I’ve just received yet another email stating that an account I don’t actually have has been disabled (i.e. an email phishing for my account login details, on the off-chance I had an account with HSBC).
Normally I’d just delete it, but this one was slightly different for a couple of reasons.
Firstly, instead of pointing me to a website to phish the details, this one included a webpage as an attachment, rather than a link. Even without the other obvious signs, that would ring alarm bells. Here’s what the attachment looked like:
Fill in the details, and your details will probably be used by the spammer to login to your account on the HSBC website.
Secondly, the email tries just too hard to get me to use the form they’ve attached. Here’s the text of the email:
Dear HSBC Online User,
We regret to inform you that access to your online account has been locked.
This happened because of too many failed log-in attempts.
To restore your online account access you can:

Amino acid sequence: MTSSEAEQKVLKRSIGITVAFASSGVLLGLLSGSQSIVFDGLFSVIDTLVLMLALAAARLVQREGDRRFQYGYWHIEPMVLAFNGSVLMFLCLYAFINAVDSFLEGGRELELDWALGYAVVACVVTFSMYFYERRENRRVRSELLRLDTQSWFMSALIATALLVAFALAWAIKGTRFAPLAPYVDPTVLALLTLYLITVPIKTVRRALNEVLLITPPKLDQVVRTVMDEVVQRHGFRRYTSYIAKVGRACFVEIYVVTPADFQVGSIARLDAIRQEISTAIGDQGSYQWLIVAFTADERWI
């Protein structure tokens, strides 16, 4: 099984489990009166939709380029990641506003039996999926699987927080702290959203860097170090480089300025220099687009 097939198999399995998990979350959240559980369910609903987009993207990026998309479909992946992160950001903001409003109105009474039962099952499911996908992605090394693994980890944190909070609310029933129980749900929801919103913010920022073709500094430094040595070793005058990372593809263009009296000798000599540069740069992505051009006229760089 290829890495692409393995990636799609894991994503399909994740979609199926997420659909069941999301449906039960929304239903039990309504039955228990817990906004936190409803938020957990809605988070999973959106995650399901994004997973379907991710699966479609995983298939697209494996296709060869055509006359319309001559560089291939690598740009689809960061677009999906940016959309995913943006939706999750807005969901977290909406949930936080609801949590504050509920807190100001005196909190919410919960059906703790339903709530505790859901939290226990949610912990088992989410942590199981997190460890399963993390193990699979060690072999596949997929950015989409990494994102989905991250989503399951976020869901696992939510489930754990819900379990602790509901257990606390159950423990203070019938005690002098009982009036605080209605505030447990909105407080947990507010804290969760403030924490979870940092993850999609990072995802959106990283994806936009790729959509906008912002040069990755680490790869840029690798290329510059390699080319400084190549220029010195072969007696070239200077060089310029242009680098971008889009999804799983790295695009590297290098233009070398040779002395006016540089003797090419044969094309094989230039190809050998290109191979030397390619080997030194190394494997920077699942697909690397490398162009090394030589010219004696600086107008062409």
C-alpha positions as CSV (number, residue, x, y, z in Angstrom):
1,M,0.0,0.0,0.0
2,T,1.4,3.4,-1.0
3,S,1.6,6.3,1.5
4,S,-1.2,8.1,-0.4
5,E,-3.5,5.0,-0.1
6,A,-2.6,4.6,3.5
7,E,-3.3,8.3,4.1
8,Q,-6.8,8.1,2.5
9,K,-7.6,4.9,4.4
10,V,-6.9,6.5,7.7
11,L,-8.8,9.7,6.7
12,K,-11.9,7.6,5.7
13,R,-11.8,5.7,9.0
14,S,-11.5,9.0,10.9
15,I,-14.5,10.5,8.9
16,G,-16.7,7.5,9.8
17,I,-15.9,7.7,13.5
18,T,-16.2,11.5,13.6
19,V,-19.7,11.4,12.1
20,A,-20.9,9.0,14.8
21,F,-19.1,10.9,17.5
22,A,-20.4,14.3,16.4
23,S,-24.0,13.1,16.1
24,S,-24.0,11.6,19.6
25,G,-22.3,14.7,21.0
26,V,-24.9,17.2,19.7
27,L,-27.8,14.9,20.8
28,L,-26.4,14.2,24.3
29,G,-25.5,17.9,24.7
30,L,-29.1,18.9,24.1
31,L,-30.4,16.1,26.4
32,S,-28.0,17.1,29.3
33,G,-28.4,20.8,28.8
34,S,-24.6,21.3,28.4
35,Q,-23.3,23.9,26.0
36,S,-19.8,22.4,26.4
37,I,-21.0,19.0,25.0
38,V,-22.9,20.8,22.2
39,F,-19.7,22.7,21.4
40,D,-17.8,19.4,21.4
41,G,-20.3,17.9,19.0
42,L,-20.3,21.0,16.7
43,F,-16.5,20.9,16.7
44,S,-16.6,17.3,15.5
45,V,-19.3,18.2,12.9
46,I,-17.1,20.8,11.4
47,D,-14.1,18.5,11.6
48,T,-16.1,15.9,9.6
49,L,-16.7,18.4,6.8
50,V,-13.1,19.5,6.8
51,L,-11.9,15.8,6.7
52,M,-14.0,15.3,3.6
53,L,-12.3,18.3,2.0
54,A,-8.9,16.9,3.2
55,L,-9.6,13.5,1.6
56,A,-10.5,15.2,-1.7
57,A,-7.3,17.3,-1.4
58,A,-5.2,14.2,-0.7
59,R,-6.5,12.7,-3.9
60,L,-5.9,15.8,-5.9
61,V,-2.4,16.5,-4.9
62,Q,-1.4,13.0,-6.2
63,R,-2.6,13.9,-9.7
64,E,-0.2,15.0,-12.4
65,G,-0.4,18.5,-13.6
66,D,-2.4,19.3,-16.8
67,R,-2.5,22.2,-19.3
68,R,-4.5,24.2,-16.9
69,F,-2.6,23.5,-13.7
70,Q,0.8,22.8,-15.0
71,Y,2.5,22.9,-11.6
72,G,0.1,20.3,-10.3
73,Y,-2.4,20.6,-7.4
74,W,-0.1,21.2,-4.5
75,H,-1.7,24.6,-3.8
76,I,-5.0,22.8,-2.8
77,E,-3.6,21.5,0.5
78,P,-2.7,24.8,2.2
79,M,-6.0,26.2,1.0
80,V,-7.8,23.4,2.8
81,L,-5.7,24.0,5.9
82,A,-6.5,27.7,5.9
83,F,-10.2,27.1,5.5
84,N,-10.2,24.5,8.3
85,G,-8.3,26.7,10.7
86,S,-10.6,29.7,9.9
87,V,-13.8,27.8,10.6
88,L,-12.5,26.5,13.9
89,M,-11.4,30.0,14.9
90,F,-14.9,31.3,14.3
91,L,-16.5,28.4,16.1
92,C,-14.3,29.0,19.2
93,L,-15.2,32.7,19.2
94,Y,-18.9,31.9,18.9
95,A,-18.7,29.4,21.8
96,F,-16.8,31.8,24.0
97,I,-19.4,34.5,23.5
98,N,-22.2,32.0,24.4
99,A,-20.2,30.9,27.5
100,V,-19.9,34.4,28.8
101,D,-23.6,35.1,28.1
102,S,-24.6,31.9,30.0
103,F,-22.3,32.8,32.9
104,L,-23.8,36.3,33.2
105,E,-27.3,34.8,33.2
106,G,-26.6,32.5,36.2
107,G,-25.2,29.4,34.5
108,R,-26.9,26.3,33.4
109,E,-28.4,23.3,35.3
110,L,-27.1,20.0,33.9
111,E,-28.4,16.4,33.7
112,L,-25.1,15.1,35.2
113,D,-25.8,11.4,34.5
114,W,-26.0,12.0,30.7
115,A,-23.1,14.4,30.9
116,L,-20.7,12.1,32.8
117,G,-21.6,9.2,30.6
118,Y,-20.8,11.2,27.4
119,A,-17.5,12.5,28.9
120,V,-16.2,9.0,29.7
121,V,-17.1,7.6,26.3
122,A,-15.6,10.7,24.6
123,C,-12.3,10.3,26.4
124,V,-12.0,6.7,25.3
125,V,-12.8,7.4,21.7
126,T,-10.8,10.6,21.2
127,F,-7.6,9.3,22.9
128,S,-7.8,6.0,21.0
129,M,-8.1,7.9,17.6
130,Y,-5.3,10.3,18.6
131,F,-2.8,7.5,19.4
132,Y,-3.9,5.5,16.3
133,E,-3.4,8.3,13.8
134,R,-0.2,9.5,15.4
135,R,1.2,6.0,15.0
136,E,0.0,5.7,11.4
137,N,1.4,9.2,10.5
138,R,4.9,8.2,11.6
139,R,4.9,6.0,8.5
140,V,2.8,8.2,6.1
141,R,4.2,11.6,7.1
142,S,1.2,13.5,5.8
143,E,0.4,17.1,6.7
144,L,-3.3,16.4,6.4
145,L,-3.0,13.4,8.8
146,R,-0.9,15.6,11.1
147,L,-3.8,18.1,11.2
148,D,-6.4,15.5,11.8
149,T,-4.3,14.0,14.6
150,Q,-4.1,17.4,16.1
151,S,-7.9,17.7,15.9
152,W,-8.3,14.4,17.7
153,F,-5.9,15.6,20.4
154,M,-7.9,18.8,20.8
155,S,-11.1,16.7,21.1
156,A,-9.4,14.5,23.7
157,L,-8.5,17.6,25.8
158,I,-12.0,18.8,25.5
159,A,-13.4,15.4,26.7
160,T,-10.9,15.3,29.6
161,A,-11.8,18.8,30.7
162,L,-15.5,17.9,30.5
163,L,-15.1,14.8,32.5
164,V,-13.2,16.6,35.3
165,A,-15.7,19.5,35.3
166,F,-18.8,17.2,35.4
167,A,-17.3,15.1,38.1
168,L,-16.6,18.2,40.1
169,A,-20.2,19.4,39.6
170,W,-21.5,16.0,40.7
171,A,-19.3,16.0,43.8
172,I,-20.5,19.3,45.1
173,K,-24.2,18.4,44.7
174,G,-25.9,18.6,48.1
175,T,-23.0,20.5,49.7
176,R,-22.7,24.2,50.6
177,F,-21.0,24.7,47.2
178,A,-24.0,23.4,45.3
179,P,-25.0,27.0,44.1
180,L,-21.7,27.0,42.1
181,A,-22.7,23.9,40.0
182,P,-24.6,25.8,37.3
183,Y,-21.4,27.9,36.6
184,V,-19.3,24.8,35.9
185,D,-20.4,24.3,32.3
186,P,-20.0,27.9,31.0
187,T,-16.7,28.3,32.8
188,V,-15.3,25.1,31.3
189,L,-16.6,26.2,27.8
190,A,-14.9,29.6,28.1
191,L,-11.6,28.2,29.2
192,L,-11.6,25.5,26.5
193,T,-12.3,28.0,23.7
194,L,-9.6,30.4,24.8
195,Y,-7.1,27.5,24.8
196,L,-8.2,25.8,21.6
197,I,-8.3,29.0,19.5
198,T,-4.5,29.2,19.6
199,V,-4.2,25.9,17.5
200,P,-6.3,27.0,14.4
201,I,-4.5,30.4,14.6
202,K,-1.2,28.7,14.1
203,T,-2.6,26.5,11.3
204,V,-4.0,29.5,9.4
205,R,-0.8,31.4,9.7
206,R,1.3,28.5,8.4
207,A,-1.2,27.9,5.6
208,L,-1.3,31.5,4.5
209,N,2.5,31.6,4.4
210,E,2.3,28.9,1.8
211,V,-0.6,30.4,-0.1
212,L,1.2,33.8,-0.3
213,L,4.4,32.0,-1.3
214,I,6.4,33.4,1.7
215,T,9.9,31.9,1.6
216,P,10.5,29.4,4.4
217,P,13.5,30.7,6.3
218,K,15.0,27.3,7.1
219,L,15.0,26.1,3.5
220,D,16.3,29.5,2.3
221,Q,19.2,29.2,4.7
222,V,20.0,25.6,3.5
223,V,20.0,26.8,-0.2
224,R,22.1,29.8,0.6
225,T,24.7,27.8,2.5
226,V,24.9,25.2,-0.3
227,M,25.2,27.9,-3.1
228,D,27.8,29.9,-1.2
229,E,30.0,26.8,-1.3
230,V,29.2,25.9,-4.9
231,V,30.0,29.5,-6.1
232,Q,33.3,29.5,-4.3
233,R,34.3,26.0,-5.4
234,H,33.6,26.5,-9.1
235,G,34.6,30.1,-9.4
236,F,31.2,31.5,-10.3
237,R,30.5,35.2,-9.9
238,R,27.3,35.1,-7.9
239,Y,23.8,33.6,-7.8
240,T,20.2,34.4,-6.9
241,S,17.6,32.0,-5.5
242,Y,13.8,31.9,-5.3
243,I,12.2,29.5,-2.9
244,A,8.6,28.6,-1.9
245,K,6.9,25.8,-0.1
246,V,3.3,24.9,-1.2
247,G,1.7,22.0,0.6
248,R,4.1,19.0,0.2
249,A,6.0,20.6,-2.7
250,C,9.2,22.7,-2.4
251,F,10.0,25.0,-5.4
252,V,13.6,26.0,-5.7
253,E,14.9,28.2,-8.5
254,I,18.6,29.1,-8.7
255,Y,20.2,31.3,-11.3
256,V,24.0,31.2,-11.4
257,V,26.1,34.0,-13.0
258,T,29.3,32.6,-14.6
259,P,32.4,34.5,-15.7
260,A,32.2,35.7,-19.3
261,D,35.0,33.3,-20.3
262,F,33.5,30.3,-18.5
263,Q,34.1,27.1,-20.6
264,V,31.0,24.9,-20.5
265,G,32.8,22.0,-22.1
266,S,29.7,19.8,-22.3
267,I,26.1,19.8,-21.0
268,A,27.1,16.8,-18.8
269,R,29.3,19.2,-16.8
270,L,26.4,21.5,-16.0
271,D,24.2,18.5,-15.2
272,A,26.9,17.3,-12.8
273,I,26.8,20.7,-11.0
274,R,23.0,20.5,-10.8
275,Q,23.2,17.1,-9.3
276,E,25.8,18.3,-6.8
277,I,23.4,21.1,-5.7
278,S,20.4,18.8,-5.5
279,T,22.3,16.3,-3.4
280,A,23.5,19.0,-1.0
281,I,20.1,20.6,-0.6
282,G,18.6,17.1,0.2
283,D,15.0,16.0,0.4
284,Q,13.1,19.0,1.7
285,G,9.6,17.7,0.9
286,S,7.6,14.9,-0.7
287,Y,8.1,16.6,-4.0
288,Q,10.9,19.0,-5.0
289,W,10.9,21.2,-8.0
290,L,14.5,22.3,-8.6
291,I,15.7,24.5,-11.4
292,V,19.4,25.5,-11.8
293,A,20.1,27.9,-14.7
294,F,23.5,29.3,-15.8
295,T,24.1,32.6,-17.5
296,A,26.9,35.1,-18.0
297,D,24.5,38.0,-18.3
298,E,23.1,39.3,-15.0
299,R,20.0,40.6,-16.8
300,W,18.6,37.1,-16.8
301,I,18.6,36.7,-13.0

1. Visit your local branch and complete the Unlock My Account form (takes several days)
2. Complete the Unlock My Account form online, by downloading and completing the attached form (instant)
Quality service and the security of your account are of great importance to us.
We appreciate each opportunity to serve you.
It’s that point #2 that really looks desperate, offering instant re-activation of my account, rather than a few days wait should I go into a branch.
Anyway, regardless of the method, the ultimate result was the same – a spam report was sent and the email was deleted.
Always be suspicious of emails from your bank asking you to login, especially if there are links in the email, or even attachments. You should always type the web address in yourself before logging in, to be more sure you’re navigating to the correct website.
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